The bowler told a committee of MP’s that the word “P***” was “used constantly” and he was left feeling “humiliated” and “isolated” during his time at Headingley.
“Pretty early on, me and other people from an Asian background…there were comments such as ‘you’ll sit over there near the toilets’, ‘elephant washers’. The word P*** was used constantly. And there just seemed to be an acceptance in the institution from the leaders and no one ever stamped it out.”
Mr Rafiq first alleged racial harassment and bullying against the county and accused them of institutional racism in September last year, with the club launching an investigation soon afterwards.
However a report into the club’s handling of the allegations reportedly dismissed slurs towards Mr Rafiq as ‘banter’, which has sparked public outrage.
”P*** is not banter, racism is not banter,”' Mr Rafiq told Digital, Culture, Media and Sport committee this morning. .
“The game as a whole really has a problem in listening to the victim.
“It’s been gaslighting, it’s been ‘yeah but’.
“There is no 'yeah, but' to racism.”
He told Parliament: “All I wanted to do is play cricket and play for England and live my dream and live my family’s dream.”
Mr Rafiq - a Muslim - also detailed his first experience with alcohol, which came as he was “pinned down” at a local cricket club at the age of 15.
He said he “had red wine poured down my throat, literally down my throat,” he said.
“The player played for Yorkshire and Hampshire. I (then) didn’t touch alcohol until about 2012 and around that time I felt I had to do that to fit in.”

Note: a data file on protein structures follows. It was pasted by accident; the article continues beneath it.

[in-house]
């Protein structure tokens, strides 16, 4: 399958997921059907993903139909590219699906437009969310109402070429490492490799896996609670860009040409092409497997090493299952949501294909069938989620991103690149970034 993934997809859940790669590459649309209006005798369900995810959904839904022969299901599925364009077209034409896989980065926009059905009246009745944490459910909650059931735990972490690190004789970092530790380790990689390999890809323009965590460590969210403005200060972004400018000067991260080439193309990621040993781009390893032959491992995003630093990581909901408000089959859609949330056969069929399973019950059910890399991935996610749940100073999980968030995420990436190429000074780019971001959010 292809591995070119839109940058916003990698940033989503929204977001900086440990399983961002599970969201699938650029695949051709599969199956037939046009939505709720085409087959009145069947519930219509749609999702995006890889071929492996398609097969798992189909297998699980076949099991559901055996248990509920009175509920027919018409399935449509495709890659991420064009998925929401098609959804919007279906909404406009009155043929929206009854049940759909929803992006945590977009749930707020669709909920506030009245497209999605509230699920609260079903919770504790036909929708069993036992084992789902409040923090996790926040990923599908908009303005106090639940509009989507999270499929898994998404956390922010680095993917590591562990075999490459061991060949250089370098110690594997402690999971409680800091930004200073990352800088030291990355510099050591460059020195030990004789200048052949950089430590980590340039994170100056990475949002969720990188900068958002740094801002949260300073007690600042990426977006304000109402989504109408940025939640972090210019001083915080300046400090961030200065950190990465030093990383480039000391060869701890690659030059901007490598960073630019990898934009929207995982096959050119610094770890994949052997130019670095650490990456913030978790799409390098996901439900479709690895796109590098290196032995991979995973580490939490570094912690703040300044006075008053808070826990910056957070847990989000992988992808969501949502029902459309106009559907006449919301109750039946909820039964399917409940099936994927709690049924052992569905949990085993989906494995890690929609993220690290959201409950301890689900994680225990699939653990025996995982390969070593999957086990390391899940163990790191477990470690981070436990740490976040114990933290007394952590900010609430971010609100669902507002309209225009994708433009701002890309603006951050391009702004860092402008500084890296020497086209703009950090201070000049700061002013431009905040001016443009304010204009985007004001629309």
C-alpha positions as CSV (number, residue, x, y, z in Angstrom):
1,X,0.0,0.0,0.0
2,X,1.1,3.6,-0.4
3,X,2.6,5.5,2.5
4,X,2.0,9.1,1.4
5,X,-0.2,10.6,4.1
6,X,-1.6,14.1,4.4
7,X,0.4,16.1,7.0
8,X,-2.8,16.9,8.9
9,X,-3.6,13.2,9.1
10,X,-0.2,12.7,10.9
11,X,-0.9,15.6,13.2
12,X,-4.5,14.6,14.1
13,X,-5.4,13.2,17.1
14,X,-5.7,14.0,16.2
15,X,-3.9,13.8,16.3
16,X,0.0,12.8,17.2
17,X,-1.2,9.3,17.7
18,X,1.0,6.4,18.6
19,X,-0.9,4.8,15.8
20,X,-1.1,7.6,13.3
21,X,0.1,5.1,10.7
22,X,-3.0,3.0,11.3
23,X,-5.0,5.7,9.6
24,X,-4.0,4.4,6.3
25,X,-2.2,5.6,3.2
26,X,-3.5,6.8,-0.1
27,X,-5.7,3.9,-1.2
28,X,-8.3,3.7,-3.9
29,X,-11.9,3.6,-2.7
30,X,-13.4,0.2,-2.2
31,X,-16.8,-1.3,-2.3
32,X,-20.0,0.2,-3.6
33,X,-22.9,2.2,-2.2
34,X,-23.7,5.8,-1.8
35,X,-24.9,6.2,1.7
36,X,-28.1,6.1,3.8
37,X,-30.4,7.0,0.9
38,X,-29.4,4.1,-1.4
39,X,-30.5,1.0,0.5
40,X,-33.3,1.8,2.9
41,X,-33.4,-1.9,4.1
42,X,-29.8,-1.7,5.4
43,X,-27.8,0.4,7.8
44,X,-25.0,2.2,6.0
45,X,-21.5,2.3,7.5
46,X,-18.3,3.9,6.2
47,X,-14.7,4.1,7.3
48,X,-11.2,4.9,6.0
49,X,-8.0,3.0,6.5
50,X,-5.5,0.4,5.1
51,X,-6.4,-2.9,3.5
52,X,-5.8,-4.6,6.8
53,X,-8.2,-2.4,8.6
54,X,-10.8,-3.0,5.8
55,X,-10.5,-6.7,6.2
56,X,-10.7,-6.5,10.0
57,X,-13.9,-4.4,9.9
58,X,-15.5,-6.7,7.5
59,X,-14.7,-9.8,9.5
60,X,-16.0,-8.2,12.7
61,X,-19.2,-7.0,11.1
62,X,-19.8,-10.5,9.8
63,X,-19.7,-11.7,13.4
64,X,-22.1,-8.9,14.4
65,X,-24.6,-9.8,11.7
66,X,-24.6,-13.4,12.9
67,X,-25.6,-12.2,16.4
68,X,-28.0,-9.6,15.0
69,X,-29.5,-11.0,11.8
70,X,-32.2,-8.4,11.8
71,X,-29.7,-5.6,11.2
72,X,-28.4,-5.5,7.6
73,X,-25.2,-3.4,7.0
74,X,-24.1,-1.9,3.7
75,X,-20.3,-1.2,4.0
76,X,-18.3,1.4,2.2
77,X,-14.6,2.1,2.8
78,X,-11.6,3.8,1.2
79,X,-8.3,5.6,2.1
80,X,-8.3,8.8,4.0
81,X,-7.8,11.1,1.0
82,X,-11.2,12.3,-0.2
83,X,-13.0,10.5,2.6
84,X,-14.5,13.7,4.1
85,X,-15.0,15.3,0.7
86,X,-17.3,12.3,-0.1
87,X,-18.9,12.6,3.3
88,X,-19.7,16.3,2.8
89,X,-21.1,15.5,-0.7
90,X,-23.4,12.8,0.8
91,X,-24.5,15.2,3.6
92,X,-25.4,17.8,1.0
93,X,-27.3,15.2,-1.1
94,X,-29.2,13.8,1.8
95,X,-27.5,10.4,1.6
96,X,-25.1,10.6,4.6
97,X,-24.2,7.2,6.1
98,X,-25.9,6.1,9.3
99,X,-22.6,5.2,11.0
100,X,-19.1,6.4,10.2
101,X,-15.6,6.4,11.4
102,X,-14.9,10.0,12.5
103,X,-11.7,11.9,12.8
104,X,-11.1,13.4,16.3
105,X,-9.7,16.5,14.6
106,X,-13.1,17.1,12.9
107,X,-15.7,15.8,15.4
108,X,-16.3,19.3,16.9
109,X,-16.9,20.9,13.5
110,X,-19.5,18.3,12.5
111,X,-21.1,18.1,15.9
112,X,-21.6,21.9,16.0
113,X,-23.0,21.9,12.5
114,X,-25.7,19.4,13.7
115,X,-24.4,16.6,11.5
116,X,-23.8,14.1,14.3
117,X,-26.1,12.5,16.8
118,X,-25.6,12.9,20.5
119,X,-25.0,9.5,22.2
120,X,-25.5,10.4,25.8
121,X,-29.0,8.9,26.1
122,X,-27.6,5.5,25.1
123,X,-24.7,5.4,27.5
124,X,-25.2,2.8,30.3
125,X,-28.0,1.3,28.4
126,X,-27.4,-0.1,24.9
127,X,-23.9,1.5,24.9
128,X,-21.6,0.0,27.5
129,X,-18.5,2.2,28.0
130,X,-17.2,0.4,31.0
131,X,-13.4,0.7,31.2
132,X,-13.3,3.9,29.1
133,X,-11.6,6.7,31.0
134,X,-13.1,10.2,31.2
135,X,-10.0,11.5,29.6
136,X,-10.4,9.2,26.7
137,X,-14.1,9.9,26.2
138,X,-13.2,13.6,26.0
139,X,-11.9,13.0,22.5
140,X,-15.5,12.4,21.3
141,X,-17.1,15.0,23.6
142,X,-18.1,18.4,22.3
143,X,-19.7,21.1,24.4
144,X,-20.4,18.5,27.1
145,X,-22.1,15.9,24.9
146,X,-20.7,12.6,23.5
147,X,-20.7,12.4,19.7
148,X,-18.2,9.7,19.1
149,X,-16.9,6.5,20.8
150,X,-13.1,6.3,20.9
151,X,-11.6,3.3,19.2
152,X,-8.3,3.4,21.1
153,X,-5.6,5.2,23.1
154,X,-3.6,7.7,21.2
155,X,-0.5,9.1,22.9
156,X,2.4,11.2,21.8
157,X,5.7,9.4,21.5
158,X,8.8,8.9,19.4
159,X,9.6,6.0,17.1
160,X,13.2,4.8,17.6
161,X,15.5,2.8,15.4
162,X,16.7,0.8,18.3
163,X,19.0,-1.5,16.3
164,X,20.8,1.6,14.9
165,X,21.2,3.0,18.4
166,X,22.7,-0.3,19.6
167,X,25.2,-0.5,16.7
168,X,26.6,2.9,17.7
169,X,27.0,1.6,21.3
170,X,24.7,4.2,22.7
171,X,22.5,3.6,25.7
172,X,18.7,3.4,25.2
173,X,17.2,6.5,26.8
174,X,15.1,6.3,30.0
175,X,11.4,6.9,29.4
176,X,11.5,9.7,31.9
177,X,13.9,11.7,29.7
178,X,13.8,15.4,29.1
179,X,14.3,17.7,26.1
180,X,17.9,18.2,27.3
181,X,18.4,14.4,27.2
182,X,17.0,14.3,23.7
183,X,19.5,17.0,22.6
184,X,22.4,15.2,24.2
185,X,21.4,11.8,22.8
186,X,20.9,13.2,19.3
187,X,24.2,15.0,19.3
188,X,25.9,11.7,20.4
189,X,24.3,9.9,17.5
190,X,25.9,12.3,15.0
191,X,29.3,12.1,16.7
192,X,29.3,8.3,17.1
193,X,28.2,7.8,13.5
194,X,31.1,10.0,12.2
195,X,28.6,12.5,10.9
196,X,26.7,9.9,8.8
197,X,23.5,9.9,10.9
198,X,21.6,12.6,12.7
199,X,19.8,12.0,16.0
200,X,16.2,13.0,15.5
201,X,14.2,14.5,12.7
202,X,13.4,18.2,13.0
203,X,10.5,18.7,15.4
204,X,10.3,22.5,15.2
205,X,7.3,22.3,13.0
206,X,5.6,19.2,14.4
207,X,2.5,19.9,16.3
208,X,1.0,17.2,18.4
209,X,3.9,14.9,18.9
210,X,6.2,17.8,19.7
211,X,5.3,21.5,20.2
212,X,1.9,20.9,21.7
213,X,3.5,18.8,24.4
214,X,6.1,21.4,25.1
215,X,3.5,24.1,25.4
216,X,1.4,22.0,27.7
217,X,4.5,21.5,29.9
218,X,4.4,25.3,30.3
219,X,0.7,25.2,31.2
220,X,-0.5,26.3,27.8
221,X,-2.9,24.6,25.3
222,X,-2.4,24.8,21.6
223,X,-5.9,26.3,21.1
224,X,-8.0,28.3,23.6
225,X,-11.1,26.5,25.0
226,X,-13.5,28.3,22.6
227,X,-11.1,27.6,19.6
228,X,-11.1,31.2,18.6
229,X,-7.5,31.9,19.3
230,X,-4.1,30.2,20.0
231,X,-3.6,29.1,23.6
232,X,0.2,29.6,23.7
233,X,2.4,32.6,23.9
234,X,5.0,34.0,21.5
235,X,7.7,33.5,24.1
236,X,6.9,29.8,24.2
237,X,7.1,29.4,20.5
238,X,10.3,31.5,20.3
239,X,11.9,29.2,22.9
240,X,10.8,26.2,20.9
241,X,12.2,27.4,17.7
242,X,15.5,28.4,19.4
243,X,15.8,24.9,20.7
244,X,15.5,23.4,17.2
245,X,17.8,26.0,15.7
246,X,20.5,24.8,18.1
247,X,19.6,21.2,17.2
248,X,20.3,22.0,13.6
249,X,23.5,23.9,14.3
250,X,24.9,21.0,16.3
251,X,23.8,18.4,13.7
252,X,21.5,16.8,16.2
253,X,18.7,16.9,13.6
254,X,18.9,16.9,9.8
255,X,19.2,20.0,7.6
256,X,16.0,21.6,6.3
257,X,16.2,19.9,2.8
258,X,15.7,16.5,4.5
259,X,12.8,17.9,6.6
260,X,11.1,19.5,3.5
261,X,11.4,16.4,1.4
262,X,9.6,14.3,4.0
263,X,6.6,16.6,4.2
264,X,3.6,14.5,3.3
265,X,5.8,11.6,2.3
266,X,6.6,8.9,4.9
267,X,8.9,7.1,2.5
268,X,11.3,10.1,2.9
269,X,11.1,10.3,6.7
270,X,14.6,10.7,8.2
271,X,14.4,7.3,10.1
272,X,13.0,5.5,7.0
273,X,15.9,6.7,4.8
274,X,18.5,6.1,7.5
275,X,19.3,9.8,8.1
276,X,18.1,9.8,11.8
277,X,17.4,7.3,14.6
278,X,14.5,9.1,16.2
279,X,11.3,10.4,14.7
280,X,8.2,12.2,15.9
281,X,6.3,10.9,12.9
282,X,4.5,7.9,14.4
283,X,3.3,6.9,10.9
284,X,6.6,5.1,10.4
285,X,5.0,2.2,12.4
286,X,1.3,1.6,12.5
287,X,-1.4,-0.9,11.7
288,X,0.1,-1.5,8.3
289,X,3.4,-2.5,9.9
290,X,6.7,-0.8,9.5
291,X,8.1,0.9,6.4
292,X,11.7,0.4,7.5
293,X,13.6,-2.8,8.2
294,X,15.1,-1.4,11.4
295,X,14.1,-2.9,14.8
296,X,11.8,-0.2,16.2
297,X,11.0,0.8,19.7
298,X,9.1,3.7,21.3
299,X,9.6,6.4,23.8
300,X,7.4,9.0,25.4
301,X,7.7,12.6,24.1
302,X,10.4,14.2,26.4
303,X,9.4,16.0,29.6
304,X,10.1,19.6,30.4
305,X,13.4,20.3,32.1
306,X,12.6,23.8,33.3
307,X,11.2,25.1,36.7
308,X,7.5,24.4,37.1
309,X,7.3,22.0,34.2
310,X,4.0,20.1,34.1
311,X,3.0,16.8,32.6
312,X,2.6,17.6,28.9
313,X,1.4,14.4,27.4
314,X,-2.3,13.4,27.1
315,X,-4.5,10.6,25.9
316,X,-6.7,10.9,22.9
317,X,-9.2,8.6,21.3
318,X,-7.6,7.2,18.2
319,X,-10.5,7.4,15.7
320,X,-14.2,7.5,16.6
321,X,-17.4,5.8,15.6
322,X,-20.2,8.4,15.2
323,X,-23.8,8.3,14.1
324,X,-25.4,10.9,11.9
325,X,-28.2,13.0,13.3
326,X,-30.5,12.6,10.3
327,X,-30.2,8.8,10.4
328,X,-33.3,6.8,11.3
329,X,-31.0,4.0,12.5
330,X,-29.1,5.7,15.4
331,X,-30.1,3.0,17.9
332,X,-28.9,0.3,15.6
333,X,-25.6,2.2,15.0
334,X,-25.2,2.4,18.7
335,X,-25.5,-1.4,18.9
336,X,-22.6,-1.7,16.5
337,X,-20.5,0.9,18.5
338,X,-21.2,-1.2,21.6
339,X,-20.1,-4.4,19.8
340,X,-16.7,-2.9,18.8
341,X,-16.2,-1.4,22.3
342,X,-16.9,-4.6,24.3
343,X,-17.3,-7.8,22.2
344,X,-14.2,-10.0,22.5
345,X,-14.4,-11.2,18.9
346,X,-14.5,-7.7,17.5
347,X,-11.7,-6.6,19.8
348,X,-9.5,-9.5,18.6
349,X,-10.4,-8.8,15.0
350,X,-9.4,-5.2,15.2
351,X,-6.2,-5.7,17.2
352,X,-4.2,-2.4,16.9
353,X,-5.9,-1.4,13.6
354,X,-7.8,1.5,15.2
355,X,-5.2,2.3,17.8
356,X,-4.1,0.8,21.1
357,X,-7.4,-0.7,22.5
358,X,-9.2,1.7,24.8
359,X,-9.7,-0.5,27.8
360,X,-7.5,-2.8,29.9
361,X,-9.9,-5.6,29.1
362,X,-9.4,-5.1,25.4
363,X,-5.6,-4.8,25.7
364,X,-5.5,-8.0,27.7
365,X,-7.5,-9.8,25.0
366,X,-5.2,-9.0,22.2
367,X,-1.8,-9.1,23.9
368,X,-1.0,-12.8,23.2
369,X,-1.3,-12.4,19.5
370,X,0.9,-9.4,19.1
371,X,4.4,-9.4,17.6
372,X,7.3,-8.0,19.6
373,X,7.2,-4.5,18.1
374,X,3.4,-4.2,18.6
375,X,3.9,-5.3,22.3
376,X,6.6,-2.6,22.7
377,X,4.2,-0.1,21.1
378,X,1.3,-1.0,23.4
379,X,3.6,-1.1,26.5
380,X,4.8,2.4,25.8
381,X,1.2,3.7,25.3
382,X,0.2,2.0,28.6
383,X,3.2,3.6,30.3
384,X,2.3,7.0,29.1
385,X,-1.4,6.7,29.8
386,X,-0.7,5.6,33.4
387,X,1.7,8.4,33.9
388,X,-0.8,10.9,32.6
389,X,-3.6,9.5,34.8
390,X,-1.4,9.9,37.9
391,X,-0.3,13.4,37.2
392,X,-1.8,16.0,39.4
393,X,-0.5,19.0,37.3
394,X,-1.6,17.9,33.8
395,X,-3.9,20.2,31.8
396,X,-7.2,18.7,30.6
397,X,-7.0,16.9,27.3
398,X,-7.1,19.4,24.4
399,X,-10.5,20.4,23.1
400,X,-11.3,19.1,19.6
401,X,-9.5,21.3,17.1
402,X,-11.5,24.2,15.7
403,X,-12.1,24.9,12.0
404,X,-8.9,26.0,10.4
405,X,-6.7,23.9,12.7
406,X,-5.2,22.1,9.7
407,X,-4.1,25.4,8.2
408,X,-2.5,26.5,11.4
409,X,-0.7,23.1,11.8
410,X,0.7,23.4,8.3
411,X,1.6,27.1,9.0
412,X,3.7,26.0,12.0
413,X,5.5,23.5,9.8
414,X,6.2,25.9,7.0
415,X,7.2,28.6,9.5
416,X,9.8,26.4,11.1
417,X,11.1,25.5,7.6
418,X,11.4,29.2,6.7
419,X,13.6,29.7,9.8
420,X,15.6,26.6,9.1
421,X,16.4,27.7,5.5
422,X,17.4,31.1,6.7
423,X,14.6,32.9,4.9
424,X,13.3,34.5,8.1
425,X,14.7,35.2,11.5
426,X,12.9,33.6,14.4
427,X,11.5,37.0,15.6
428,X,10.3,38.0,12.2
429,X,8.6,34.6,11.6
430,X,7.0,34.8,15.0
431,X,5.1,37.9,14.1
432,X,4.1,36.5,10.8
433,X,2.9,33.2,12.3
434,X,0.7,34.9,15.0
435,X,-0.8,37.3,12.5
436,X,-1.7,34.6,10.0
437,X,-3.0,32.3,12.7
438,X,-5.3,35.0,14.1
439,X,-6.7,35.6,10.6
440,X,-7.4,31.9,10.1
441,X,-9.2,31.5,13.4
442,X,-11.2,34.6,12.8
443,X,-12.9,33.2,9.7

Mr Rafiq also laid out the treatment he received from senior staff following the loss of his son, describing one member of staff as “rip[ping] the shreds” off him on his first day back.
“I carried my son from the hospital to the graveyard [...] It became clear even to myself that I’d been looking the other way,” on racism, he added.
Proceedings were then adjourned for a short time when the cricketer became visibly emotional.
Former England batter and one-time Yorkshire captain Gary Ballance was also mentioned at length.
Mr Ballance admitted using a “racial slur” towards Rafiq in a lengthy statement issued earlier this month, apologising but framing it as part of a long and deep friendship.
Mr Rafiq told the committee that was not an accurate depiction of their relationship, saying it went downhill from 2013 onwards and had become toxic by 2017.
Asked by chair Julian Knight about the term ‘Kevin’, he said it was an offensive, racist term that reached the very top of the game.
“Kevin was a something Gary used to describe anyone of colour in a very derogatory manner. It was an open secret in the England dressing room,” he said.
“Anyone who came across Gary would know that was a phrase he would use to describe people of colour.”
While the focus has been on YCCC since the incidents first came to light, Mr Rafiq said that racism was a problem throughout the sport, replicated "up and down to country".
"If Yorkshire had seen this as an opportunity to become the leaders in the space, an opportunity to make a real difference in society and the game this could have gone a completely different direction," Mr Rafiq told MPs.